Coffee Is Discovered
Although there are many legends surrounding the discovery of coffee, the story of Kaldi the goat herder is the most popular. The story puts Kaldi in the region of Ethiopia during the 8th or 9th century. One day he noticed that his herd was acting very lively after they nibbled the red berries of a bush. He tried some of the berries himself and was soon capering on the hillside with his goats. A passing monk saw him, and when he found out about the berries, he took some back to the monastery with him and brewed the fruit with water. The resulting drink helped him and fellow monks to stay alert during their long hours of prayer. The drink subsequently became well loved by the Moslem population as a gift from God.
Coffee Goes Public
Coffee plants were first cultivated across the Red Sea from Ethiopia in Yemen. The plants were scrupulously guarded by their Islam keepers, and no viable seeds were allowed to leave the country. Legend says that a Moslem pilgrim smuggled seven seeds to southern India, and from there the Dutch and French tried to propagate it in different regions. The Dutch presented a single tree to coffee-loving Louis XIV and he tried unsuccessfully to get it to bloom in frost-prone France. In the early 18th century, a French soldier from Martinique was convinced that coffee plants would grow in Martinique and smuggled three plants to that West Indies island. After a harrowing trip, the one surviving tree was planted and carefully tended. Five years later, it produced two pounds of seed. The soldier gave those seeds to farmers throughout the island, and 50 years later, 19 million coffee trees flourished on Martinique. Today, nearly half of the coffee plants in existence are the progeny of that one tree.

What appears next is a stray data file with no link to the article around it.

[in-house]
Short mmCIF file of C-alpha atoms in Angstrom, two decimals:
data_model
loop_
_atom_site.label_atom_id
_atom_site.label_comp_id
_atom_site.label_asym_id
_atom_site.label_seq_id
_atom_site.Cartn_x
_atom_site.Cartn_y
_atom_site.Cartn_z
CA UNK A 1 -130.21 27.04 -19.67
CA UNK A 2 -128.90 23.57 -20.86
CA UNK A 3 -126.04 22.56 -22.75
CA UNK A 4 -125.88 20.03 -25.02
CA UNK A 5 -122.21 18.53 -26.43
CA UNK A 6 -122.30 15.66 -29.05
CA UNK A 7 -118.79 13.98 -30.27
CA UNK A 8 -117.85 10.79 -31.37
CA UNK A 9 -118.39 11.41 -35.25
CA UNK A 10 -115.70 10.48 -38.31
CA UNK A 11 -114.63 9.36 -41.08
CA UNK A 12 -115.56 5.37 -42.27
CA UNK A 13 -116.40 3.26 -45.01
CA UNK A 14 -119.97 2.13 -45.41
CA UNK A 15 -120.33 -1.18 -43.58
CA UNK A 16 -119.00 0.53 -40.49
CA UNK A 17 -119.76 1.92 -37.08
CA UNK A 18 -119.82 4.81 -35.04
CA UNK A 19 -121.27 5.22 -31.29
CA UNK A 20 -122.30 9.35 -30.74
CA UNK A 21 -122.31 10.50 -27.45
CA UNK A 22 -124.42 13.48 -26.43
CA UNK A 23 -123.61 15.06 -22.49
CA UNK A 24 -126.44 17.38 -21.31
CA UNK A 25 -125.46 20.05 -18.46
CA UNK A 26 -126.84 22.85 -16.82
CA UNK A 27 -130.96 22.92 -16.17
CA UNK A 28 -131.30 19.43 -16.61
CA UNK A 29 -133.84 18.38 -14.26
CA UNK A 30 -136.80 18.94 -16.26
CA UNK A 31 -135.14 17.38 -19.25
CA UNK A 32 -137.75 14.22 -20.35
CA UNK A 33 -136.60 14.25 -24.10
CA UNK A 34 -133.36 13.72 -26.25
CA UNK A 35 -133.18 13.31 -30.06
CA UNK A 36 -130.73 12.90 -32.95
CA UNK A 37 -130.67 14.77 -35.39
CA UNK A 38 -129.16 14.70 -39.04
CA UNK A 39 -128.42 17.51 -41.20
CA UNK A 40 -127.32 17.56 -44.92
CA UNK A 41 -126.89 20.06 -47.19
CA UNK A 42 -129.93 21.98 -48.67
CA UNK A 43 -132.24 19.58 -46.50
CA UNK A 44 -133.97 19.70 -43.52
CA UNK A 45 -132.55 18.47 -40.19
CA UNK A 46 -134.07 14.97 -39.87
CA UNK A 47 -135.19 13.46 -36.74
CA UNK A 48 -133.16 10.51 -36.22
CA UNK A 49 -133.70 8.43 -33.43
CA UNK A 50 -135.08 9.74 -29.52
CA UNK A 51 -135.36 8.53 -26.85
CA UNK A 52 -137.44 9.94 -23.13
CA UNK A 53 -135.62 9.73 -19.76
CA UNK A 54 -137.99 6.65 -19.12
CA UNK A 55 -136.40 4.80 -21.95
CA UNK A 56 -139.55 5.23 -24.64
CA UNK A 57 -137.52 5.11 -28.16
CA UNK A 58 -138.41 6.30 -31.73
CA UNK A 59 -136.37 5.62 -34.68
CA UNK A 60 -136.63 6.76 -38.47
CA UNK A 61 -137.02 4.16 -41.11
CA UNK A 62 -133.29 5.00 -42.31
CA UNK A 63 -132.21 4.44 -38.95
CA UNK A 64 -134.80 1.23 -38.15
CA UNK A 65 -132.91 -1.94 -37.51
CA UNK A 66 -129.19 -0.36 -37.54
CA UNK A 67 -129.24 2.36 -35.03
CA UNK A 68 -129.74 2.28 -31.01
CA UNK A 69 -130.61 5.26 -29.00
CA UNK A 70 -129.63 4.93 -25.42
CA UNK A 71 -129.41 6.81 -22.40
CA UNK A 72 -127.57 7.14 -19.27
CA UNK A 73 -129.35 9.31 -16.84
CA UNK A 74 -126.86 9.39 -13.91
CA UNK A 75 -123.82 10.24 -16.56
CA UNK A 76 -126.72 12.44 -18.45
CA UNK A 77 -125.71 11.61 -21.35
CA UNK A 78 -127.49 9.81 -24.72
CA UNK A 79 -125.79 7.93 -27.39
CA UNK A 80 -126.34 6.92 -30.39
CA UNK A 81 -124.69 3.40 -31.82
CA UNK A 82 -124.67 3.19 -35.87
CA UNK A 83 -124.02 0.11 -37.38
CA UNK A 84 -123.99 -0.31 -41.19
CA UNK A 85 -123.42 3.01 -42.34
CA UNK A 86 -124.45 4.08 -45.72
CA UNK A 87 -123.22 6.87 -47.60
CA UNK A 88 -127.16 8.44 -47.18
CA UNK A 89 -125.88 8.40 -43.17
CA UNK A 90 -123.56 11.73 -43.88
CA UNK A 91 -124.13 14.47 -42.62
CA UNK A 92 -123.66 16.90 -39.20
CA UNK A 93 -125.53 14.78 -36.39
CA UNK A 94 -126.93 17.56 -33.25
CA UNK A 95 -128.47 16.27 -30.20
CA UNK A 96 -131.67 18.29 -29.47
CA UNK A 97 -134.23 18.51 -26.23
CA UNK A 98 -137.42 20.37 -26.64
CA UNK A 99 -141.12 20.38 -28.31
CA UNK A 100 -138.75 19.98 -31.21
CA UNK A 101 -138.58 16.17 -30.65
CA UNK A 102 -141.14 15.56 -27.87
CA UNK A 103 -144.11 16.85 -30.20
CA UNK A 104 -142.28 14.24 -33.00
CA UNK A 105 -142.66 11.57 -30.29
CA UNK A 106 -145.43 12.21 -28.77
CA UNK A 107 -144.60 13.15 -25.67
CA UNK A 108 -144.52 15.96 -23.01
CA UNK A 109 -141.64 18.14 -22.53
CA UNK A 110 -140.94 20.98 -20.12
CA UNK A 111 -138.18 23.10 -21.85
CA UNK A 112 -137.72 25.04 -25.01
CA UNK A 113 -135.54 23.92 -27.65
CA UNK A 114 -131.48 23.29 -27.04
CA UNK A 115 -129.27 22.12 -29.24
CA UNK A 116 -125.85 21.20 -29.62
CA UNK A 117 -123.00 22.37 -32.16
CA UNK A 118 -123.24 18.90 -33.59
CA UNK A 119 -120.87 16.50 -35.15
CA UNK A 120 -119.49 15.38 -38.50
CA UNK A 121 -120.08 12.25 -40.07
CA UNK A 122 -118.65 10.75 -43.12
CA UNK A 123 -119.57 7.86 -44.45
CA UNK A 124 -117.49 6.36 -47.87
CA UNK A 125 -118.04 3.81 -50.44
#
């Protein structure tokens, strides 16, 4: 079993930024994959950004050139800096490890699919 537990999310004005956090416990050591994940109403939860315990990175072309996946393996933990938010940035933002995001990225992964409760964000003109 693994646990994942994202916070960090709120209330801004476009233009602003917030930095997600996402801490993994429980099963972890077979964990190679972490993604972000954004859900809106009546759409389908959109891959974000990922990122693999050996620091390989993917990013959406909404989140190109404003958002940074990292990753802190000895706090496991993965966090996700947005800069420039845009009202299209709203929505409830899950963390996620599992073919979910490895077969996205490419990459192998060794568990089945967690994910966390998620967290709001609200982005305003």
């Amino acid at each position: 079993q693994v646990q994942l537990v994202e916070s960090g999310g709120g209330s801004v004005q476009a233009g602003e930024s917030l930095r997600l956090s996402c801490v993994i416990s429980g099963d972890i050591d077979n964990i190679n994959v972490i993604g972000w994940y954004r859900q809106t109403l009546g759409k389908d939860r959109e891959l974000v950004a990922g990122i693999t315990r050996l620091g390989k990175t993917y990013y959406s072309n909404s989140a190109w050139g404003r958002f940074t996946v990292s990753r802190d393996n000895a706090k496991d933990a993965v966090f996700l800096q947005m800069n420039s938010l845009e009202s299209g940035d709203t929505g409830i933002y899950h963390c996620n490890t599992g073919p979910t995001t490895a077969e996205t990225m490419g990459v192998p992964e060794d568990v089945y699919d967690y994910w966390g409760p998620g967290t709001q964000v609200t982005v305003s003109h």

What Exactly Is Coffee?
Coffee as we know it today is made from the pits of a cherry-like fruit grown on evergreen bushes. The best coffees grow on bushes that cannot tolerate frost, and they prefer volcanic soil, a canopy to protect them from direct sun, and high altitude. The fruit is hulled and its two small pits are processed and dried. These green “beans” are then roasted to produce what we know as coffee beans.
A Tree's Yield
The annual average yield of a coffee tree is about 450 grams. This translates into one pound of coffee beans that you would buy off the shelf at a shop.
Coffee House History
In most countries, coffee houses initially were considered the territory of men. Women were either banned or severely discouraged from going into these dens of political, financial and/or religious discussion. The exception was Holland, where from the 17th century, women were as much a part of the coffee house scene as men. It’s a good thing for American women that the enlightened Dutch founded New York and brought their concept of coffee houses to the New World. Perhaps the early American coffee houses were not only a hotbed for the upcoming revolution, but also the first step toward the future emancipation of American women. . .